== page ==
- The library meets the XSI requirement that every macro entry point have a corresponding function which may be linked (and will be prototype-checked) if the macro definition is disabled with
- An HTML "Introduction to Programming with NCURSES" document provides a narrative introduction to the curses programming interface.
State of the Package
Numerous bugs present in earlier versions have been fixed; the library is far more reliable than it used to be. Bounds checking in many `dangerous' entry points has been improved. The code is now type-safe according to gcc -Wall. The library has been checked for malloc leaks and arena corruption by the Purify memory-allocation tester.
The ncurses code has been tested with a wide variety of applications including:
- directory-editor ftp://ftp.clark.net/pub/dickey/ded.
- the underlying application used in Slackware's setup, and the basis for similar applications on Linux.
- the character-screen WWW browser
- ncftp 2.0
- file-transfer utility
- New vi versions 1.50 are able to use ncurses versions 1.9.7 and later.
- tape archive utility
- Volks-Hypertext browser for the Jargon File
as well as some that use ncurses for the terminfo support alone:
- terminal emulator
- tin (unofficial) newsreader, supporting color, MIME ftp://ftp.akk.uni-karlsruhe.de/pub/news/clients/tin-unoff.
- vi-like-emacs ftp://ftp.clark.net/pub/dickey/vile.
The ncurses distribution includes a selection of test programs (including a few games).
Who's Who and What's What
The original maintainer of ncurses is Zeyd Ben-Halim. Unfortunately, he can only work on the package part time. As a result, since 1.8.1, much of the enhancement work and documentation has been done by Eric S. Raymond. The current primary maintainers are Thomas Dickey and Juergen Pfeifer.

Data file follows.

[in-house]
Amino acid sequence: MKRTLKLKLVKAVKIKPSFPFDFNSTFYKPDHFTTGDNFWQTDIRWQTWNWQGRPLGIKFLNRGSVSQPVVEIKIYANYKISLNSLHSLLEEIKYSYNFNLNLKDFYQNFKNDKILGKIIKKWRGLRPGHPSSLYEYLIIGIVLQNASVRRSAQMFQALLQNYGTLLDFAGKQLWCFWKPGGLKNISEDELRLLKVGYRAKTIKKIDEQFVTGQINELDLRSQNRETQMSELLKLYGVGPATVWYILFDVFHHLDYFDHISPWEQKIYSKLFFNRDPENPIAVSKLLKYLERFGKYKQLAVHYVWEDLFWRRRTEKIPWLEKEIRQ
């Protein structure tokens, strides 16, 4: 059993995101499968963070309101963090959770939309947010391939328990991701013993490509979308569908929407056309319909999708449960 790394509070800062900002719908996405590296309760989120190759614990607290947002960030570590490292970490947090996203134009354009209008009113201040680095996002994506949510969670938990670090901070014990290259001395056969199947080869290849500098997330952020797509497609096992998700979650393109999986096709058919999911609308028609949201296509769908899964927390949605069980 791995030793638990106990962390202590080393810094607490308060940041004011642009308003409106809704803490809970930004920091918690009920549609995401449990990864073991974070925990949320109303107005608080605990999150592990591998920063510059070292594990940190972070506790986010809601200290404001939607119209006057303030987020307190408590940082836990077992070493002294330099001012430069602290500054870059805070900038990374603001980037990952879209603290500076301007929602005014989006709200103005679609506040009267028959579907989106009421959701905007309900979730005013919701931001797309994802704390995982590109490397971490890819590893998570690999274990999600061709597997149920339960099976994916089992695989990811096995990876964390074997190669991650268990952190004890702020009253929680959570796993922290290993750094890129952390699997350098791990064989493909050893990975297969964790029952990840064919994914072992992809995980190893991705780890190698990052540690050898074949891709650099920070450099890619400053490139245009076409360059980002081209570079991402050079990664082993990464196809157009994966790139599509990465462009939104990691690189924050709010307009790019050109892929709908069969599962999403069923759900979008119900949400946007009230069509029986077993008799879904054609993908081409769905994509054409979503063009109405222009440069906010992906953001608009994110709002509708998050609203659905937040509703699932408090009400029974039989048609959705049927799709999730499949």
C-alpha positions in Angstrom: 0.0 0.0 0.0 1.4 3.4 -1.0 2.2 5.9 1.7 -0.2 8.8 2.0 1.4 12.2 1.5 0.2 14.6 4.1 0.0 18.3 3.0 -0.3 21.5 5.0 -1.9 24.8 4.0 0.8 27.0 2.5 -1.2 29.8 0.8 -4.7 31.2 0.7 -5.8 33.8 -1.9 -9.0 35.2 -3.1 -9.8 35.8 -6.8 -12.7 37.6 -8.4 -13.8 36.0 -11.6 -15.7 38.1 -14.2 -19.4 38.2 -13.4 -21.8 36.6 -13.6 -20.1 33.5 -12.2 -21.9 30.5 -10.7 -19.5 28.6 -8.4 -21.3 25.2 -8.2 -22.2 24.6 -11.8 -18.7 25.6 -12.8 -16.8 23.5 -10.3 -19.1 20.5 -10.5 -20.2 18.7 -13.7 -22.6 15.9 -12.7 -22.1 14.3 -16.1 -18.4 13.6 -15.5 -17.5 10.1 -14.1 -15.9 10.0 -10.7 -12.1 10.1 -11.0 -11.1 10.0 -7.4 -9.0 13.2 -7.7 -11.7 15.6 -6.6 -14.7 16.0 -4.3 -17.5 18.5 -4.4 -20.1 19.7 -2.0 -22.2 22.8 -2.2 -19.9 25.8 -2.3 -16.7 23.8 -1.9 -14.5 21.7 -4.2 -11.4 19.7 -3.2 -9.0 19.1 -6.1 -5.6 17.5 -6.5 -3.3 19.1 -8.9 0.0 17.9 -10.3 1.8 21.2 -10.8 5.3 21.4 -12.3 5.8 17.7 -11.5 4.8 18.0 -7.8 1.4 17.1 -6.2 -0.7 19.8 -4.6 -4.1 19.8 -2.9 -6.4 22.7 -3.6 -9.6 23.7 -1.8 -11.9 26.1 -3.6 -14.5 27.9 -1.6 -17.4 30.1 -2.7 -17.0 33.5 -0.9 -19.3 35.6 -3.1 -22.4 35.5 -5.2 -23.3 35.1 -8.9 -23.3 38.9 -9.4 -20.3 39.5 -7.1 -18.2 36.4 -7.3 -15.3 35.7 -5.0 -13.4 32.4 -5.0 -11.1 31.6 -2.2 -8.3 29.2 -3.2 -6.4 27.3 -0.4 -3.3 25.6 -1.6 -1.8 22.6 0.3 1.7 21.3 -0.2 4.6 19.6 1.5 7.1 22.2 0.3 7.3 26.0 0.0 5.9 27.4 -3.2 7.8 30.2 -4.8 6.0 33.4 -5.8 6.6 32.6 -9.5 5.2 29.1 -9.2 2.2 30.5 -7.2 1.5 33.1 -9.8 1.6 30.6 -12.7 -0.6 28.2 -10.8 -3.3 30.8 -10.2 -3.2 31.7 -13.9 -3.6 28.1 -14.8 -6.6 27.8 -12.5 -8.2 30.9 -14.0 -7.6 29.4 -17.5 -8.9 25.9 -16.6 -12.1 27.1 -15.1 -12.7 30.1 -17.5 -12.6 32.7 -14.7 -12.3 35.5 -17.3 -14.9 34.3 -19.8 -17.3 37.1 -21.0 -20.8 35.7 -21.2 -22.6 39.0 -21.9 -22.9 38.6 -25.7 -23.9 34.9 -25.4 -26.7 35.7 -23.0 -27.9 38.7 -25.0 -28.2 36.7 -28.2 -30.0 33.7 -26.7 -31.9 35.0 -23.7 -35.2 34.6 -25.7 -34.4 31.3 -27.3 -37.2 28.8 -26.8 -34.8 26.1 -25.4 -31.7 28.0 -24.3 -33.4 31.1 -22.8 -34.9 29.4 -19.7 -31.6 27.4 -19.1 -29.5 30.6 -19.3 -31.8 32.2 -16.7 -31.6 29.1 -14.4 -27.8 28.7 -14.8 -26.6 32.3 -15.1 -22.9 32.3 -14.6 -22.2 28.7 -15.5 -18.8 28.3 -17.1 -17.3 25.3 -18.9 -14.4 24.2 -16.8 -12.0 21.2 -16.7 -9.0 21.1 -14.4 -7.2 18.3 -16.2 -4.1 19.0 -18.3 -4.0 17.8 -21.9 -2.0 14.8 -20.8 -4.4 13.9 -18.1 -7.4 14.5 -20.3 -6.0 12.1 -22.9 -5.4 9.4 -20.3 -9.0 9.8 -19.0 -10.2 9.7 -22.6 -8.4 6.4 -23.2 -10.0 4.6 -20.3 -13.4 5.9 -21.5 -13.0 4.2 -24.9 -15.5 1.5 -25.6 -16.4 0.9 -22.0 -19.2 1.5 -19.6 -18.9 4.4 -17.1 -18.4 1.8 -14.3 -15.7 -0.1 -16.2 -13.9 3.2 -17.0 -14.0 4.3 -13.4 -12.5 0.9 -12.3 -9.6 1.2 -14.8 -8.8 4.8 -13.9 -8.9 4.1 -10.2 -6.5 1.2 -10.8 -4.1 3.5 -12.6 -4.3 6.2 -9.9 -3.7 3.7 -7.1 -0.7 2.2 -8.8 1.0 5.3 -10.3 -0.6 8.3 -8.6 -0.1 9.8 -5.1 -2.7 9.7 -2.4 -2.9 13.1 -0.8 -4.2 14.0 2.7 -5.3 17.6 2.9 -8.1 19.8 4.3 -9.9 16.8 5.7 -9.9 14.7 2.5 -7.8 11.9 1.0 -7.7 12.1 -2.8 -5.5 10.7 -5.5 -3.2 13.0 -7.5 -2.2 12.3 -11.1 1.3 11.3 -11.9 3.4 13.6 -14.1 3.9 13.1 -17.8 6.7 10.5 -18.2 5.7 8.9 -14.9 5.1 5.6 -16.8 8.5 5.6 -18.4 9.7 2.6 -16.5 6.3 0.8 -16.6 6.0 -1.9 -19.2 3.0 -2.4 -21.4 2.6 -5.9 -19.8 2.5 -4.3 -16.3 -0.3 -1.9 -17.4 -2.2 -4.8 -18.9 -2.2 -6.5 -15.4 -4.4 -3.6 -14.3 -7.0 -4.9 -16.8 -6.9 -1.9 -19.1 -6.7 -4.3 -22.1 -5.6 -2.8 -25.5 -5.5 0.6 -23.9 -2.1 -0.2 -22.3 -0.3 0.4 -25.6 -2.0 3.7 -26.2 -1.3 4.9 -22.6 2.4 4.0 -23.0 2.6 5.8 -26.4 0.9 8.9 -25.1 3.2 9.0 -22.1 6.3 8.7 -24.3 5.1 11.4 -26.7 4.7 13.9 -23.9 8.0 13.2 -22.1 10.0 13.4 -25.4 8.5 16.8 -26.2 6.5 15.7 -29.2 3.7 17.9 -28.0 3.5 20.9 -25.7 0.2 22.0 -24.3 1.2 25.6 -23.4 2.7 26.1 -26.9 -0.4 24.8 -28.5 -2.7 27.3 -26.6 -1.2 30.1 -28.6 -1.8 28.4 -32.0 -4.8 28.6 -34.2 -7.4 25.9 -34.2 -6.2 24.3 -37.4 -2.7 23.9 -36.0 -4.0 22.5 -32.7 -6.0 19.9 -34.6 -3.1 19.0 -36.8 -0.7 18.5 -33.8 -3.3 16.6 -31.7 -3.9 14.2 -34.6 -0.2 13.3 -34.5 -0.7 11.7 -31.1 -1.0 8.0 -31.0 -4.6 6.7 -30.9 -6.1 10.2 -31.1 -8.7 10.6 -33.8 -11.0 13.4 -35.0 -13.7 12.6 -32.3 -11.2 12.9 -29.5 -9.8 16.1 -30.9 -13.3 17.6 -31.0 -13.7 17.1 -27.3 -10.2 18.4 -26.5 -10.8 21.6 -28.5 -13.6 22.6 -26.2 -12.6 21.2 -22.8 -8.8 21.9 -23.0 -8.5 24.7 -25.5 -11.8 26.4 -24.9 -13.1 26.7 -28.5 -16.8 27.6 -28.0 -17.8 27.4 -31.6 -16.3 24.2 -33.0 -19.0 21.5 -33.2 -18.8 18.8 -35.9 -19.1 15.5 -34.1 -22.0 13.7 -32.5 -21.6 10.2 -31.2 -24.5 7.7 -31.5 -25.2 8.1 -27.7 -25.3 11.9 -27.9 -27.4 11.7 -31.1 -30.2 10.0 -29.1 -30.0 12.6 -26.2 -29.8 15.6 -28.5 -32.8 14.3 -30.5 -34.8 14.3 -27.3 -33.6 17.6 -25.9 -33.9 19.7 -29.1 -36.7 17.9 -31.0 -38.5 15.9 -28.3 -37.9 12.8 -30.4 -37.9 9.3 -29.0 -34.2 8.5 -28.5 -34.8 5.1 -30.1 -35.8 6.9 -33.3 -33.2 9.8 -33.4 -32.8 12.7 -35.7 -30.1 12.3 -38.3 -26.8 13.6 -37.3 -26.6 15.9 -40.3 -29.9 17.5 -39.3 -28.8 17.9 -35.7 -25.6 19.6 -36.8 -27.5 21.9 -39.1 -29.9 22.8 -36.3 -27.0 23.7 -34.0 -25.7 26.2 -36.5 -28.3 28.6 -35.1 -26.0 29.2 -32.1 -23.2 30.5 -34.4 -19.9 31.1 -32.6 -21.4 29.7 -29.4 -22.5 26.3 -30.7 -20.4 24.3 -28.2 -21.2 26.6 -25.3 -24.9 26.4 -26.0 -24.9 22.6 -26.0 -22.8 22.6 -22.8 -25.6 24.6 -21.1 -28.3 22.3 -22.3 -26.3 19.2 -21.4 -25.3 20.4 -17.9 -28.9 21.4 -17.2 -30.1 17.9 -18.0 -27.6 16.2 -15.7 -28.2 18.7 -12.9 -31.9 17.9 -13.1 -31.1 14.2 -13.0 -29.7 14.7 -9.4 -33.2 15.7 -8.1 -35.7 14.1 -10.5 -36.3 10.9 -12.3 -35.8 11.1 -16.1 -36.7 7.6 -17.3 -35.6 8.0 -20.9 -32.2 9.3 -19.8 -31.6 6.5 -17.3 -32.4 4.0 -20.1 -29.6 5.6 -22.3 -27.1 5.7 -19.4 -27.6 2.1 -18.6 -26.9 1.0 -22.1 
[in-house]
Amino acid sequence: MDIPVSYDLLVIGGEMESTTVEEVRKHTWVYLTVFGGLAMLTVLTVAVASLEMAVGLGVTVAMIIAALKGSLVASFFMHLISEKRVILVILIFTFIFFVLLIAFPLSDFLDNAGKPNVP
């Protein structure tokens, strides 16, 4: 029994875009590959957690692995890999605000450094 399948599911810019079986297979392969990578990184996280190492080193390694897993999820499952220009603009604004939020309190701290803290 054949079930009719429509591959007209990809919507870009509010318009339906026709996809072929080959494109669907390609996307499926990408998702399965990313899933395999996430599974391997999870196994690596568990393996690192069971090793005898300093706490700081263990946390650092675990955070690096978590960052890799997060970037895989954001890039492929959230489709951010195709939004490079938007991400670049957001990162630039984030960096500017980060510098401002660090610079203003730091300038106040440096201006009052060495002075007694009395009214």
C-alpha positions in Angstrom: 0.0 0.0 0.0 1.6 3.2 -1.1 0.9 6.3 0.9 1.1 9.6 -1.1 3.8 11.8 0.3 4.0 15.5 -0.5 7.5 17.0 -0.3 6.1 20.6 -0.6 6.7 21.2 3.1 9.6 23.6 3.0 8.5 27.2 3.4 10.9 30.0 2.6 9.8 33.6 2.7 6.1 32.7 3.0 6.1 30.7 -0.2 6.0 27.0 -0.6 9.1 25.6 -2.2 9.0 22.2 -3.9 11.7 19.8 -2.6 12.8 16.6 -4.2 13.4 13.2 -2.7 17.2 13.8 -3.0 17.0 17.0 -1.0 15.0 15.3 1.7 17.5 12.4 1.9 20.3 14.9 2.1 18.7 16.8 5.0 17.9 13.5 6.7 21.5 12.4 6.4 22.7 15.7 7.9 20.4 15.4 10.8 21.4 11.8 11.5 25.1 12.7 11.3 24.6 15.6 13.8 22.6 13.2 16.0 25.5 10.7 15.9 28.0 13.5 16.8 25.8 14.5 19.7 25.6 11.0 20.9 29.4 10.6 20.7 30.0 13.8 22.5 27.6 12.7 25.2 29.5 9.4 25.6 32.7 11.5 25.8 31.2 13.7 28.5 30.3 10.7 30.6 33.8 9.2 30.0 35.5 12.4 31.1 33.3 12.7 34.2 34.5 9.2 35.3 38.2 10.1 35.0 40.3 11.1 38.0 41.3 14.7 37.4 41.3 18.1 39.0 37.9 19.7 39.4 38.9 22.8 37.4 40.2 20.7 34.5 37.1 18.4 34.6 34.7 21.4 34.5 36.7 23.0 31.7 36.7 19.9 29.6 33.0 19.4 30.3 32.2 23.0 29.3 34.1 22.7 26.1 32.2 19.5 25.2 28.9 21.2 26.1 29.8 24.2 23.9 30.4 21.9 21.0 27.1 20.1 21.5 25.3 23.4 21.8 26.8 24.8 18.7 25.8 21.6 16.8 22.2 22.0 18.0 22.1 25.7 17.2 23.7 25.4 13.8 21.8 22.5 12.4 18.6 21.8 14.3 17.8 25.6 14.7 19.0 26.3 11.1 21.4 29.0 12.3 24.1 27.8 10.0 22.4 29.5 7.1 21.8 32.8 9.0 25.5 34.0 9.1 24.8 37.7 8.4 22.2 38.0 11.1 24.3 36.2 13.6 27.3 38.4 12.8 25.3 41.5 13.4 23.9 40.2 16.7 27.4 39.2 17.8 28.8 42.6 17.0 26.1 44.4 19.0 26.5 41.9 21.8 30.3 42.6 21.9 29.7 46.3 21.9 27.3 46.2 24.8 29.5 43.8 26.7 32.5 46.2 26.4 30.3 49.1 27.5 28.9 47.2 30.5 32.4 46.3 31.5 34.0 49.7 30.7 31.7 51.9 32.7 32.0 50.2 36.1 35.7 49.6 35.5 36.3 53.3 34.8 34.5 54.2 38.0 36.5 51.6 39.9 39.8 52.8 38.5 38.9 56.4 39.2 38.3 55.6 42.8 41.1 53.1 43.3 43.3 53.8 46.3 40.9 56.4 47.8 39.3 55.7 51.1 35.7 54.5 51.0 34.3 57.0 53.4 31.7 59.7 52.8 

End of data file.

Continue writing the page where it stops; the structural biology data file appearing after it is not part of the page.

There is an ncurses mailing list. It is a majordomo list; to join, write to
email@example.com with a message containing the line:
This list is open to anyone interested in helping with the development and testing of this package.
Beta versions of ncurses and patches to the current release are made available at ftp://ftp.clark.net/pub/dickey/ncurses.
- Extended mouse support via Alessandro Rubini's gpm package.
- Extended-level XPG4 conformance, with internationalization support.
- Ports to more systems, including DOS and Windows.
We need people to help with these projects. If you are interested in working on them, please join the ncurses list.
The terminfo/termcap Database
The distribution includes and uses a copy of the terminfo-format terminal description file maintained by Eric Raymond. You can download either the termcap or terminfo versions of the terminal-type database from Eric's ncurses page, http://www.ccil.org/~esr/ncurses.html.
Other Related Resources
You can find lots of information on terminal-related topics not covered in the terminfo file at Richard Shuford's archive.